By Ruta Śpiewak*, Institute of Rural and Agricultural Development, Polish Academy of Sciences

At the end of 2020 and the beginning of 2021, a team of researchers from the Institute of Rural and Agricultural Development of the Polish Academy of Sciences conducted research on a non-representative sample of farmers on how they cope during a pandemic. The result of this research was that those respondents who chose to or continued to sell their products through short food chains fared best in the COVID-19 situation. Not only did they not lose out financially, but they also had a greater sense of agency, contact with  direct customers (valuable even if only virtual). The completely new, surprising and difficult situation of the COVID-19 outbreak has shown that it is local, short food chains that are most effective for farmers and desired by consumers. The environmental issue cannot be ignored either. The close contact that farmers have with consumers means that they pay more attention to production methods and quality, knowing that their carrots and plums go to the consumer and not to an intermediary, and that therefore more profit stays in the producer’s pocket. 

Other research carried out by the author of this text and Wojciech Goszczyński indicates that consumers or members of alternative food chains, which, to simplify the argument, let us consider them to be the same as short food chains, are mainly people with different types of resources, not always available to the general public. I am referring primarily to financial resources, but also to the resources of time and knowledge necessary for finding and appreciating high-quality food. These products are usually more expensive than those available in large supermarkets. Buying them often requires more time, both in the buying process itself and in preparing the meals from scratch. It also requires a certain competence to be able to appreciate higher quality products, to know how to find them.  The same research shows that selling within short food chains is demanding for farmers. They not only have to deal with food production itself (often organic and therefore more time-consuming), but also with marketing, communication with customers, accounting for subsidies.  The farm advisory system does little to support farmers in this regard. At the same time, there is a lack of food or climate education in schools so that young people appreciate the value of high quality food. 

The Polish state, contrary to its declarations, to a limited extent supports shortening food chains, building local identity through food products. There are a number of provisions enabling sales through Agricultural Retail Trade, which aim to make it easier for farmers to sell products produced on their own farm. Figures for 2021 show that there are only 10,771 farms reported (recall that officially there are 1 million 317 thousand in Poland) and 3 farm slaughterhouses, which allow the slaughter of animals from their own farm and neighbouring farms.  A decline in the number of markets has been observed all the time. In the last decade alone, the number of traders selling at markets has decreased by 40% (this figure does not only refer to food sales). Let’s admit that this looks overly modest.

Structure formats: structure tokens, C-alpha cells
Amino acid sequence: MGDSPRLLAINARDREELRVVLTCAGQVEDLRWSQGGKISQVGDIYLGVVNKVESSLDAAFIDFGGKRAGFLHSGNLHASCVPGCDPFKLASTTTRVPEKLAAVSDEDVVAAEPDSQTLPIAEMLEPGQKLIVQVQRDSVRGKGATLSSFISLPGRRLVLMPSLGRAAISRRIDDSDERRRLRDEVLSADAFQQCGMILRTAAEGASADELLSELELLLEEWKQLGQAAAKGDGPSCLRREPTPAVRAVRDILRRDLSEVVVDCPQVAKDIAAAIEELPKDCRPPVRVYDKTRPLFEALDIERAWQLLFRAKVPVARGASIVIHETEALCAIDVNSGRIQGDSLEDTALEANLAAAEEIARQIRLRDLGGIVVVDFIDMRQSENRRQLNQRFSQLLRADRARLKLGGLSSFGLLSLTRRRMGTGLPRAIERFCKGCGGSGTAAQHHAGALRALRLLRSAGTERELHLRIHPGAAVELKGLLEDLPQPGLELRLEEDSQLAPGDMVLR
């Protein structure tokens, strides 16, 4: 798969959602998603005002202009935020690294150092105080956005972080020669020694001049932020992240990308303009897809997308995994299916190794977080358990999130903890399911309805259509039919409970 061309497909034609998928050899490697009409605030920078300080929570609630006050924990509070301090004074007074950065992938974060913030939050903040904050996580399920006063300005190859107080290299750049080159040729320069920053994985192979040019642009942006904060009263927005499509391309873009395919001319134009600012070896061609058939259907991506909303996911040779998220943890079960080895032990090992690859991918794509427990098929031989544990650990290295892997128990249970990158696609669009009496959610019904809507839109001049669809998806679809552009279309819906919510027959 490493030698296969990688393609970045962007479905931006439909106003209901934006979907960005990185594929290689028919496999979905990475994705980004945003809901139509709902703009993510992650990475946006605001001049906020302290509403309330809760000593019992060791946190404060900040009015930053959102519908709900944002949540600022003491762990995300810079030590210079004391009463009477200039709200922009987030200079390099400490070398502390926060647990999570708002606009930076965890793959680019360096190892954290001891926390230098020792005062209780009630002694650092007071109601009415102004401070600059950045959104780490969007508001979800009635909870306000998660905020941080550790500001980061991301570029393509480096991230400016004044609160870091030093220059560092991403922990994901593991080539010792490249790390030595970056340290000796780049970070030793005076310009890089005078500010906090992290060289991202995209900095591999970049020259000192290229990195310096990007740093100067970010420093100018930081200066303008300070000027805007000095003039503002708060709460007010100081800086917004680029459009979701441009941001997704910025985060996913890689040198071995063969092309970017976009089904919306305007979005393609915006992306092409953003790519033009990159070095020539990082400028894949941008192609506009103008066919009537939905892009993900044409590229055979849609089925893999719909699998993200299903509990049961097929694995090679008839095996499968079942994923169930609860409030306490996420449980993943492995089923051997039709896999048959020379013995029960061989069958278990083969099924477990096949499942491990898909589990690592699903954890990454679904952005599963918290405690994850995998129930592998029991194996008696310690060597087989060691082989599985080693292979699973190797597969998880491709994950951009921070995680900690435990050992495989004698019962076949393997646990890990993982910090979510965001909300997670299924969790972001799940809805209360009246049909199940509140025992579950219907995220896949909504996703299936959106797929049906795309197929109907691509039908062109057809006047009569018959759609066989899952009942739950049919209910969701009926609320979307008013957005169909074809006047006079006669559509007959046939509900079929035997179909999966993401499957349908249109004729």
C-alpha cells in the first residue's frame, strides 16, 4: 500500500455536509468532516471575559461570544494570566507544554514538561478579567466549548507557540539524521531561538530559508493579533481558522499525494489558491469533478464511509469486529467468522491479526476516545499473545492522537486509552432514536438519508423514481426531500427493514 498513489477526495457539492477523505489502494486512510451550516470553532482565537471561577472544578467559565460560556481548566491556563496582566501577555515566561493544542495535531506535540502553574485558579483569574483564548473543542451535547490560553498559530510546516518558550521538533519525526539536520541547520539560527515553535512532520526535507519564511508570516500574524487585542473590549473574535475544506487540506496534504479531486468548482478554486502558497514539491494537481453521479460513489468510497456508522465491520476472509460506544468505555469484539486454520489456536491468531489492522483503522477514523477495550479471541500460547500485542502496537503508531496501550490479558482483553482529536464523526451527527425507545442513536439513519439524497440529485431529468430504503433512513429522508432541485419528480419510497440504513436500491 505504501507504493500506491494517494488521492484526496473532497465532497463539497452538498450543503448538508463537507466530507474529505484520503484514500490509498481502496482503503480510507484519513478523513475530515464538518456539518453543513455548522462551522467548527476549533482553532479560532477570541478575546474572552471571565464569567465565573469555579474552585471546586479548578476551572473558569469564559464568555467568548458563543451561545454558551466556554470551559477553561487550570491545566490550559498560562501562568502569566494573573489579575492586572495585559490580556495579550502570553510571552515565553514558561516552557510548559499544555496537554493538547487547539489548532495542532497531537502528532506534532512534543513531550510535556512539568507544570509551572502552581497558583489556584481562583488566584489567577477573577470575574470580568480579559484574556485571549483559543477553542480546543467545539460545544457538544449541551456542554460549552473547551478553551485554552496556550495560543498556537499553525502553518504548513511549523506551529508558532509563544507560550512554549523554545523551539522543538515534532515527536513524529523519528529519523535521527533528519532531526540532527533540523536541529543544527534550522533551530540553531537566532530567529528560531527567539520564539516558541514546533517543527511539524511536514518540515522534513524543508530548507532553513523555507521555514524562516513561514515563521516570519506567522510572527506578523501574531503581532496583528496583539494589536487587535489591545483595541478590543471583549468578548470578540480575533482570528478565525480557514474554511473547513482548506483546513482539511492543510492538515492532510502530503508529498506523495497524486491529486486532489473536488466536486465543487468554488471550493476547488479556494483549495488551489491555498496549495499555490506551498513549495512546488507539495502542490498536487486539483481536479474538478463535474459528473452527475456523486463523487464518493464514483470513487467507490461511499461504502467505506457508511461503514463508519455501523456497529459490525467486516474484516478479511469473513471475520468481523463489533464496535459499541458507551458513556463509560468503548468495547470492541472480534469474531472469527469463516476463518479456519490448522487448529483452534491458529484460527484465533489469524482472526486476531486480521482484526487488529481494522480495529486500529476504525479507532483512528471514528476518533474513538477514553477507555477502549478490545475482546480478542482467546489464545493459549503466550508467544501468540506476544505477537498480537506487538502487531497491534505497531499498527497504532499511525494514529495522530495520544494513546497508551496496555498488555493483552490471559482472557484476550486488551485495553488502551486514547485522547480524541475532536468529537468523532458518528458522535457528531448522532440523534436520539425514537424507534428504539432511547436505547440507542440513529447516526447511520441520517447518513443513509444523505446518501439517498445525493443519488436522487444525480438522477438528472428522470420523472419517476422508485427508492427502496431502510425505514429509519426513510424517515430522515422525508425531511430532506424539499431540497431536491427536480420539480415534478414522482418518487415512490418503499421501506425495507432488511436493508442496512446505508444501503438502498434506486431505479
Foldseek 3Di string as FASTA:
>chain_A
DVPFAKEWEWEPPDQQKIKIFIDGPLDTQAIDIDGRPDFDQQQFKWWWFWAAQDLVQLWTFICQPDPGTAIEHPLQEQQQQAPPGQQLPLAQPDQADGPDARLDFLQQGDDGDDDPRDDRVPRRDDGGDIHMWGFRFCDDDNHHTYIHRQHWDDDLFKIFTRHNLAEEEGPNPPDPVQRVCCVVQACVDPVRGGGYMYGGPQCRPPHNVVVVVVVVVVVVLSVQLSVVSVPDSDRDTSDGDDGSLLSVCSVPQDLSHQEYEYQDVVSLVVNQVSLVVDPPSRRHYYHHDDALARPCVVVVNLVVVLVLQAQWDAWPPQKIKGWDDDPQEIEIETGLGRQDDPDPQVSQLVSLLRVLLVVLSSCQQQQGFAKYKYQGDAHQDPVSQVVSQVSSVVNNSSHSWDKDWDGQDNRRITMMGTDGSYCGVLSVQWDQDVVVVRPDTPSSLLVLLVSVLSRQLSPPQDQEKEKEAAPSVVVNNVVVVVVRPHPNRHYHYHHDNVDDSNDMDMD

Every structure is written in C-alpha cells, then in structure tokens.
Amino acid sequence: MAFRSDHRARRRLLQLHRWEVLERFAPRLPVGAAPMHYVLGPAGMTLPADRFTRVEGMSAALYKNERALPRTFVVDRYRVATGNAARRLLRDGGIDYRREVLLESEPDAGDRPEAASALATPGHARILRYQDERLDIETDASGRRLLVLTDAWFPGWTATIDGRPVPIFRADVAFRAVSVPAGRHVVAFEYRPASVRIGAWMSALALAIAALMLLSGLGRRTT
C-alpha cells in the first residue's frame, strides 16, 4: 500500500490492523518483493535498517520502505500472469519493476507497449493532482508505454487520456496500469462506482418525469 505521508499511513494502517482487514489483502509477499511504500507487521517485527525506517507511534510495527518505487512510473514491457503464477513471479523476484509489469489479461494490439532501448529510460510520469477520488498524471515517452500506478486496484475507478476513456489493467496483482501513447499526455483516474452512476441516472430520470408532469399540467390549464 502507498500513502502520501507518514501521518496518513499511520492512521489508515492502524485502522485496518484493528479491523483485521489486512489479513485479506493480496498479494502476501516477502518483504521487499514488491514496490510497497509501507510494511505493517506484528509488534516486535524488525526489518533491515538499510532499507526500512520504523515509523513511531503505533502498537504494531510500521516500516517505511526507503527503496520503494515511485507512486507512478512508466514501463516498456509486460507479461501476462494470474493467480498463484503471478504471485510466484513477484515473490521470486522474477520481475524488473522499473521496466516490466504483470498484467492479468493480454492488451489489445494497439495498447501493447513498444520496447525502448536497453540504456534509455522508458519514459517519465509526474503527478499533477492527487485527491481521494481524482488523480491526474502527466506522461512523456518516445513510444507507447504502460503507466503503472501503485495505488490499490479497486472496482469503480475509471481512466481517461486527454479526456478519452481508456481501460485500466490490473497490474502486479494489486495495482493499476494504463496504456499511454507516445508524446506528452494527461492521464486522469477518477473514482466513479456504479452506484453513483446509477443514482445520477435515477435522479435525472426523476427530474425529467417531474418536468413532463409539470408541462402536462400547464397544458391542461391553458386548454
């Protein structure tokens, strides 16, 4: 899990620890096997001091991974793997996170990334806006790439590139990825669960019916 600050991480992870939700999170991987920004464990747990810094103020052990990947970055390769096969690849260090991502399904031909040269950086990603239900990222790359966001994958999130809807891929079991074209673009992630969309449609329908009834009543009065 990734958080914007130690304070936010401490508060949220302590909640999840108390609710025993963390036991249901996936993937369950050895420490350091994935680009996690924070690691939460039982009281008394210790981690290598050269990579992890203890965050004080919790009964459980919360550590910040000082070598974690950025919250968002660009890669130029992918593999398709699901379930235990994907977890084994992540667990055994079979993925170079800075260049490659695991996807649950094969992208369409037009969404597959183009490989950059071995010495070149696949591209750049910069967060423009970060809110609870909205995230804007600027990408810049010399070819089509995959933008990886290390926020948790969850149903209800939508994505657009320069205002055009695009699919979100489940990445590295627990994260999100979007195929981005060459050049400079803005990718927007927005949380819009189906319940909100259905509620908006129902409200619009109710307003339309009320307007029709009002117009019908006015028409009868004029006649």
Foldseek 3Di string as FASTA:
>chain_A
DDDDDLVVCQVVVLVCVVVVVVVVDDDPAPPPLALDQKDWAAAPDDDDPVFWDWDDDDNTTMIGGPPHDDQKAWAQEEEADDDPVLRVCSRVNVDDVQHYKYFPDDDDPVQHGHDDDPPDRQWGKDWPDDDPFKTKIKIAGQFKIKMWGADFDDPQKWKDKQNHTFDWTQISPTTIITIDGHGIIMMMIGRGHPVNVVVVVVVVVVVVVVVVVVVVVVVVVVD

The power of change lies in grassroots activities. In Poland, food co-operatives are being dynamically created with the aim of bringing the consumer and the producer closer together, on the basis of trust, mutual respect and bypassing any intermediaries. As the vast majority of food co-operatives in Poland are informal entities, it is difficult to estimate their exact number and age. The newly formed umbrella organisation, SKOOPS – Network of Food Co-operatives, managed to identify 60 food co-operatives across the country in autumn 2021, with between 20 and 300 members each.   

Food sovereignty, at a time of multiple crises (pandemic, war, climate catastrophe, etc.) is certainly something to strive for as soon as possible, as it provides much greater food security and increases the chances of limiting climate catastrophe. Whether the practice of food sovereignty can be implemented universally, or whether it remains, as it is now, the slogan of enthusiasts and visionaries, depends on strong public institutions, public trust and the cooperation of various types of actors.  Currently, in the world, including Poland, there seems to be a large gap between declarations of readiness to strengthen food sovereignty and the political and economic practice.

*About the author: Ruta is D. in sociology, assistant at the Department of Rural Sociology of the Polish Academy of Sciences. She conducts research in the field of social change in rural areas, rural development and organic farming. She deals with food communities from the theoretical and practical side by being a part of them and studying them.


You can read also the study: Food system social innovators. Experiences from Wroclaw, Poland by Marta Sylla, Małgorzata Świąder, Monika Onyszkiewicz